A study reveals that tattooing allows metal particles to penetrate deeply into the tissue from the needle. The researchers identified heavy metals such as nickel and chromium in the skin and even in the lymph nodes. These metal particles are apparently caused by abrasion of the tattooing needle – particularly when using an ink containing titanium dioxide. The possible consequences of this contamination by the metal could be allergic reactions.
From wood to real body art, even the ancient Egyptians and the man of the glaciers "Ötzi" enjoyed the tattoos. And still today, tattoos are again in fashion. Between 8 and 24% of the European and American population wears colors on the skin. In Germany too, almost every tenth is tattooed.
Metals at the origin of allergies
However, the hype surrounding tattoos often forgets that these also represent a risk. Thus, intact skin is injured during the tingling process, creating a gateway for bacteria and other pathogens. In addition, over time, tiny colored particles can come off tattoos. They then wander into the body and accumulate among others in the lymph nodes – with unclear consequences.
Another side effect of body painting: it often causes allergies. Until now, researchers have assumed that these reactions were primarily responsible for color pigments contaminated with heavy metals such as iron oxide. But it turns out that there is another potential source of allergens: tattoo needles.
Needles contain nickel and chromium
"Although tattoo needles contain large amounts of sensitizing elements such as nickel and chromium, their influence on metal deposits in the skin has not yet been studied," says Ines Schreiver of the Federal Institute for Risk Assessment (BfR) and colleagues. To change that, the scientists analyzed samples of skin and lymph nodes from tattooed individuals using nanorug fluorescence.
Indeed, the results revealed that micro and nano-sized metal particles were found in the skin and lymph nodes of tattooed subjects. These particles consisted mainly of a mixture of nickel, chromium and iron. The latter aroused the suspicion among researchers that these metals could not come from tattoo pigments, but from the tattoo needle. Because usually these needles are steel with a nickel share of 6 to 8% and 15 to 20% of chromium.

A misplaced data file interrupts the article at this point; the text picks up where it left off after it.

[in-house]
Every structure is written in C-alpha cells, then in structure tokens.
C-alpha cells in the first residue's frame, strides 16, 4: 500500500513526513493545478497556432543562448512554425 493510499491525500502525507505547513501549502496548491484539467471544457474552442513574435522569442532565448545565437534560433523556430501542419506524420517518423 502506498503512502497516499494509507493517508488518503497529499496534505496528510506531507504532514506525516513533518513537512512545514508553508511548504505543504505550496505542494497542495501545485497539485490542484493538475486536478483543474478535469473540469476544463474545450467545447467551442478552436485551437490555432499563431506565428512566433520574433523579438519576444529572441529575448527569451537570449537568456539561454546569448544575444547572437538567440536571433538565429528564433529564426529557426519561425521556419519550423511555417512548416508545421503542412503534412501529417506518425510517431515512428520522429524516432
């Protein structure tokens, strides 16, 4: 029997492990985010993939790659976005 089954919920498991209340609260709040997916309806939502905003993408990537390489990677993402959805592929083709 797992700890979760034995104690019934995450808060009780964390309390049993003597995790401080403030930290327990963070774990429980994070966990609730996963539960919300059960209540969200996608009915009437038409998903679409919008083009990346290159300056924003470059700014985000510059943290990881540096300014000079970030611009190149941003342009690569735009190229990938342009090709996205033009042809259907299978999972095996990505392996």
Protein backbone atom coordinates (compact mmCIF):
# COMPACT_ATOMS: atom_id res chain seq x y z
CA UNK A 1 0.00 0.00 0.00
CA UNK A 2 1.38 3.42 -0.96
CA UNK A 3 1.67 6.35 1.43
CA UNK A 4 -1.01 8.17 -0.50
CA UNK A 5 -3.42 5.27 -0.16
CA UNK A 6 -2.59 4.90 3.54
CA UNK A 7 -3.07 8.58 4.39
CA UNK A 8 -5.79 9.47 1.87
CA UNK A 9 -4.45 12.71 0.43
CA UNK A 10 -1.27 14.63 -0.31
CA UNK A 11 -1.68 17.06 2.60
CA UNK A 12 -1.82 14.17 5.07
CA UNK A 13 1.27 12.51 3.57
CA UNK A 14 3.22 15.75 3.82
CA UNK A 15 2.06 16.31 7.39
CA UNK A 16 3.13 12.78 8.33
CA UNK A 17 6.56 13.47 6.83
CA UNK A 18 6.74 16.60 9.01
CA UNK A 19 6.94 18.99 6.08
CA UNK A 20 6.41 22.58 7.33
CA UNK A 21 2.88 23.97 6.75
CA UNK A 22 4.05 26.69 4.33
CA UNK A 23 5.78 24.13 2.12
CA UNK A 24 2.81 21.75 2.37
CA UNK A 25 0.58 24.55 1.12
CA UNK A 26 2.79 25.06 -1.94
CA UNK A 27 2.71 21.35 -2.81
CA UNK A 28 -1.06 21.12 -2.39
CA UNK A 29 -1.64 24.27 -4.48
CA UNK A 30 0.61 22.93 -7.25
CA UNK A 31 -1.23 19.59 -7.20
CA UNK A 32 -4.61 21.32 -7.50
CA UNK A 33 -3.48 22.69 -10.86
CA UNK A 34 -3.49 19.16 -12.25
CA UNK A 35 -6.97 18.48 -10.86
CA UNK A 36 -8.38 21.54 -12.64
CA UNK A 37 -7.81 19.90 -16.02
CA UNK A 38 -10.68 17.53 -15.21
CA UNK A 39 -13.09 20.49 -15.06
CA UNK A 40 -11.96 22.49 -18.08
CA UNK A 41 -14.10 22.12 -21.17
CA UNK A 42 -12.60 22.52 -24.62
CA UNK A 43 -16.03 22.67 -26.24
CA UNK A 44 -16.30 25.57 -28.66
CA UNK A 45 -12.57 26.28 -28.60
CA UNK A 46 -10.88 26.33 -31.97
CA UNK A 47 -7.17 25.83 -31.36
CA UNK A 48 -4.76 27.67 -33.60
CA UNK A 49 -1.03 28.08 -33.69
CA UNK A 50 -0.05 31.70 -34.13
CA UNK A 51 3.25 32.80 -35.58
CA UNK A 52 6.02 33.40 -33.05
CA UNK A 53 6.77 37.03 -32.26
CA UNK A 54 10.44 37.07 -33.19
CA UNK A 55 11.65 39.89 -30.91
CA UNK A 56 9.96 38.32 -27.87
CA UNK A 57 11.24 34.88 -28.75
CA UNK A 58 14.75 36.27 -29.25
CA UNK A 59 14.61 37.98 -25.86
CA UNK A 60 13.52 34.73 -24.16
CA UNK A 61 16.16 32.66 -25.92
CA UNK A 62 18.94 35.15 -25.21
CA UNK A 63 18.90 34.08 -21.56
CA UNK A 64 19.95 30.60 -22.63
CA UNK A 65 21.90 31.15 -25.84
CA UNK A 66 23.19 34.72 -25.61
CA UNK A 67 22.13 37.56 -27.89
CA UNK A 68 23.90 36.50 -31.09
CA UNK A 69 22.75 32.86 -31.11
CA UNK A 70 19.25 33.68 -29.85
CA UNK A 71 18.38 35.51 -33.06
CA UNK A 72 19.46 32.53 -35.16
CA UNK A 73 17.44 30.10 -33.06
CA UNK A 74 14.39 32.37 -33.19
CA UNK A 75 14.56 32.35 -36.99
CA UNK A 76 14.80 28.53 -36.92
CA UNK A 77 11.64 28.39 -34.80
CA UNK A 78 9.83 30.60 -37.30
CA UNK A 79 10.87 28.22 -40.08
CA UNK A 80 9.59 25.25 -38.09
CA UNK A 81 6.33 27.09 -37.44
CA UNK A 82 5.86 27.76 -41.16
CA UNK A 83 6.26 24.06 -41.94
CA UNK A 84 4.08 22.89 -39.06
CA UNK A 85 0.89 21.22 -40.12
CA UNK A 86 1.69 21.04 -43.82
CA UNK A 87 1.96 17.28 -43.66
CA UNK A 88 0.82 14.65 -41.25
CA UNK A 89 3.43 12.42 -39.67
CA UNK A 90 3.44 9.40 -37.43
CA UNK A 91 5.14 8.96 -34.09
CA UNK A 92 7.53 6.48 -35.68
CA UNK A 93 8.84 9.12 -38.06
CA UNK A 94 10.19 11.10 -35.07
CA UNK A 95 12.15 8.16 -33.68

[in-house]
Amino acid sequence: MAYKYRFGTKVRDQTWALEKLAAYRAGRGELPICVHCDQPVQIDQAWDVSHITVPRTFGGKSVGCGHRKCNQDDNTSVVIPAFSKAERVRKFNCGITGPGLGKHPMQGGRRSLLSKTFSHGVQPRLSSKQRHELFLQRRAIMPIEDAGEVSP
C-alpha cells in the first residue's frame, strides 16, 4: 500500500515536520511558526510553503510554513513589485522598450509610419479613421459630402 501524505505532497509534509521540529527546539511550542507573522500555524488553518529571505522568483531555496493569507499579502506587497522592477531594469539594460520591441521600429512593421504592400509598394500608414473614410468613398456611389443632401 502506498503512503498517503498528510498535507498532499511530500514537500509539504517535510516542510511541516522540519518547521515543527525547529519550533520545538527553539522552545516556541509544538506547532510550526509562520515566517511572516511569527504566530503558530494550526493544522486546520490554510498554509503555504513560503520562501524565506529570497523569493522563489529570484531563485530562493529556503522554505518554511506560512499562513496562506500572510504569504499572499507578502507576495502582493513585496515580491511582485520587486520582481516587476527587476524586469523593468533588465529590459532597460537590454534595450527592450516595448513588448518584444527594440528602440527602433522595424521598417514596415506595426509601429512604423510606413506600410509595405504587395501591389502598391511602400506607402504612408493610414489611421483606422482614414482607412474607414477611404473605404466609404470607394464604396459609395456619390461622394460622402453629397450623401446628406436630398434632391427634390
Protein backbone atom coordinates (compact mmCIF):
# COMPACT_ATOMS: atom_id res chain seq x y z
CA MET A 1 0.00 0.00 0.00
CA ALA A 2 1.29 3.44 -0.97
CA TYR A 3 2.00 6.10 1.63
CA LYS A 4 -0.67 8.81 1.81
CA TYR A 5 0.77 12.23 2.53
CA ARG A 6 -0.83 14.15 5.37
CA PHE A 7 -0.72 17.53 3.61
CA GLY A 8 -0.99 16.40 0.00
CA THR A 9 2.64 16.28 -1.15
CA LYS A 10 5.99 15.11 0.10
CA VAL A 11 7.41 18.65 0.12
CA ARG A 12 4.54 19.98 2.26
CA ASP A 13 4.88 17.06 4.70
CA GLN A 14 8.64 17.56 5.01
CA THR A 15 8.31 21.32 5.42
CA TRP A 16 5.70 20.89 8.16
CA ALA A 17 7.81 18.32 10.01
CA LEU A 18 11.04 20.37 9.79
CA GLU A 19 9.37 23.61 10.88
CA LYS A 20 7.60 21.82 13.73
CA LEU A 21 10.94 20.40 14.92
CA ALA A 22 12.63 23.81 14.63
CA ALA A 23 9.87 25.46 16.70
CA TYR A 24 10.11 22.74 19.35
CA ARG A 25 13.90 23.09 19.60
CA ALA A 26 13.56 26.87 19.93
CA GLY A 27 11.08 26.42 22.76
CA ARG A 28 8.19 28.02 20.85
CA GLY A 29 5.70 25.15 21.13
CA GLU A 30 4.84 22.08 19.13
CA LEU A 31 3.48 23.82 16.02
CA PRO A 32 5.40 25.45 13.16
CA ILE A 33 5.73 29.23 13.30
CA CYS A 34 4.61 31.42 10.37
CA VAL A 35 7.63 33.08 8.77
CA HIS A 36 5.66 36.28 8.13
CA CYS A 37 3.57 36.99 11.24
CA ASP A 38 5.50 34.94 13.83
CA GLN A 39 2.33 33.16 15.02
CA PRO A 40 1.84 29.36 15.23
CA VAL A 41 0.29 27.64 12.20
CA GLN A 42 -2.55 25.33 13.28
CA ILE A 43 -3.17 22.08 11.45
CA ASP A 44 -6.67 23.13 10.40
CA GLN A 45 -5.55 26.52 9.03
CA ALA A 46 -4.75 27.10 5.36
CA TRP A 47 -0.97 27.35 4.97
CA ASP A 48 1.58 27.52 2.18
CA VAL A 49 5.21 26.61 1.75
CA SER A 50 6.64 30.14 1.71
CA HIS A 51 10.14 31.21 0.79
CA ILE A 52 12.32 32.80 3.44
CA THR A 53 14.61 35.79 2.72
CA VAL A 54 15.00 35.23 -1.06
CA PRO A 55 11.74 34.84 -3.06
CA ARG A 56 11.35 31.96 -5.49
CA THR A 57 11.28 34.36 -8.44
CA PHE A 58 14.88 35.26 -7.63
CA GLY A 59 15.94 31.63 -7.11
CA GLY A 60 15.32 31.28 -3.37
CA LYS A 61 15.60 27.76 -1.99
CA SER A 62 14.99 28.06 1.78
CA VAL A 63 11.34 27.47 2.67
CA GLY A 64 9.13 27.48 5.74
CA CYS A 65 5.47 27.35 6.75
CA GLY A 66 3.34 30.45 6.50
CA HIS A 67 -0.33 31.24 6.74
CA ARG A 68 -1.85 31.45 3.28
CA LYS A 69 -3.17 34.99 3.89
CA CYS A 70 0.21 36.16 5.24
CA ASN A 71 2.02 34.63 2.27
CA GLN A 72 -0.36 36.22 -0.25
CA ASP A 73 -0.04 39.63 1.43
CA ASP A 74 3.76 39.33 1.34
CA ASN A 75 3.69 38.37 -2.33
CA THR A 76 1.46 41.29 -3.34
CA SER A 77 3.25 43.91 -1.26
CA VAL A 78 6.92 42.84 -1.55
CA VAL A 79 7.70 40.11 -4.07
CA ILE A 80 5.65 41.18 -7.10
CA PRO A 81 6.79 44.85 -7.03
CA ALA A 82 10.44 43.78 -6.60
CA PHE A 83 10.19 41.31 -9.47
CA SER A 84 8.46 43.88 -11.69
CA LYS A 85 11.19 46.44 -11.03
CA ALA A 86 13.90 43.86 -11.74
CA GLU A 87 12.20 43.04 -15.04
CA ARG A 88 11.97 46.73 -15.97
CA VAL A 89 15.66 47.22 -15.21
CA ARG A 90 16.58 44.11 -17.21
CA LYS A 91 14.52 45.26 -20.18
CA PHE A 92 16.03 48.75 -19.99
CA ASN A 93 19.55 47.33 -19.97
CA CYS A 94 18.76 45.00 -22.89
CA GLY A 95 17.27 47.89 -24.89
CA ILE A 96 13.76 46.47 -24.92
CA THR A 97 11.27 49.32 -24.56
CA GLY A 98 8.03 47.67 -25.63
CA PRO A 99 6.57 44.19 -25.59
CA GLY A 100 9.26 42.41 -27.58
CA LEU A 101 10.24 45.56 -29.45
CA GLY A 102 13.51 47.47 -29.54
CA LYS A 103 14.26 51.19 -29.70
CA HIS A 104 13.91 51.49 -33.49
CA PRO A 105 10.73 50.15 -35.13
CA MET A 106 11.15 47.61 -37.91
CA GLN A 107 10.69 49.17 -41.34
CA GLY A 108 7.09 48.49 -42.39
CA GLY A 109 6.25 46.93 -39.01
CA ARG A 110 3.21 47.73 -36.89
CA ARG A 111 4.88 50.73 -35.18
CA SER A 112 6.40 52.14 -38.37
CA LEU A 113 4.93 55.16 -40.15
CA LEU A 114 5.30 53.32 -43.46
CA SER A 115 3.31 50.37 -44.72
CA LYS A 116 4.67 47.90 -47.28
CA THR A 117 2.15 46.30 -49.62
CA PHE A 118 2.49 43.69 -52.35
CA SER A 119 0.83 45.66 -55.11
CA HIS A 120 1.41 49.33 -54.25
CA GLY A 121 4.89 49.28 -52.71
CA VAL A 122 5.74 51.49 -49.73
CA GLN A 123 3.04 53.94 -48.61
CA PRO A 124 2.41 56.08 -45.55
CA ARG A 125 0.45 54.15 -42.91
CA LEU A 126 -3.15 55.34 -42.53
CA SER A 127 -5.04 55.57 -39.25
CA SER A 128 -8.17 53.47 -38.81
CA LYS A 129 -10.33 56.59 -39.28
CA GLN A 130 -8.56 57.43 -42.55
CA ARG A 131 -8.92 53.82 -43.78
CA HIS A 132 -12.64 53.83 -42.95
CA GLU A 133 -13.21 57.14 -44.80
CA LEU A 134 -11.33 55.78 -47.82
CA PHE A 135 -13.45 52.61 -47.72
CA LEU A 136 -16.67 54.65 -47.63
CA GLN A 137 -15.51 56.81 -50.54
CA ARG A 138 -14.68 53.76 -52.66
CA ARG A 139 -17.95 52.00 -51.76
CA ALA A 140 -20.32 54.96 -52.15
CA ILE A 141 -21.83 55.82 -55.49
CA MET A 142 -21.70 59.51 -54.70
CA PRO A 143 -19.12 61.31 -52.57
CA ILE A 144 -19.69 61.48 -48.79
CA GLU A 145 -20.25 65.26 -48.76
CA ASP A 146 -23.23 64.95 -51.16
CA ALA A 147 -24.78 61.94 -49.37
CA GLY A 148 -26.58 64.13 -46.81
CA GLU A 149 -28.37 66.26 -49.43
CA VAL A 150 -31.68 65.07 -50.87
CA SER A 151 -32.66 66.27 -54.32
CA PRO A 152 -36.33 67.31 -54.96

Pig skin experiments have confirmed this hypothesis: if the researchers used a tattooing agent containing white pigmented titanium dioxide (TiO2), the tattooing process deposited particles containing nickel and chromium into the skin. In addition, the needle exhibited significant signs of abrasion. Because the ink itself contained no metal and could therefore be excluded as a source, it was clear: "The metal particles are introduced by the pure mechanical stress of the needle into the skin," explains the team.
On the other hand, in the same procedure with carbon black ink, the effect was not detectable in this form. Schreiver and his colleagues explain this by saying that TiO2 ink is known for its abrasive properties. Unlike carbon ink, it can thus promote seizing of metal particles.
Needle particles in inflamed skin
So, at least when using an ink containing titanium dioxide, heavy metals can pass from the needle into the skin and from there into the rest of the body. But is there also a link with allergies? The scientists examined this with samples from a tattooed patient who had developed an allergy to his tattoo and who had undergone a nickel test.
The result: the inflamed skin contained not only iron oxide pigments, but also abraded steel particles and abraded tattoo needles. "The skin of this patient contains two potential sources of nickel: high-nickel needle abrasives and low-nickel iron oxide pigments," the researchers reported.
Additional research is needed
"The evidence presented in our study raises the question of whether the rubbing of tattoo needles on metal – such as iron oxide pigments – could play a role in allergic reactions to tattoos," said Dr. 39, Schreiver team. Further investigations should now show how accurately abraded needle particles should be evaluated in relation to skin allergies. (Particle and fiber toxicology, 2019, doi: 10.1186 / s12989-019-0317-1)
Source: Federal Institute for Risk Assessment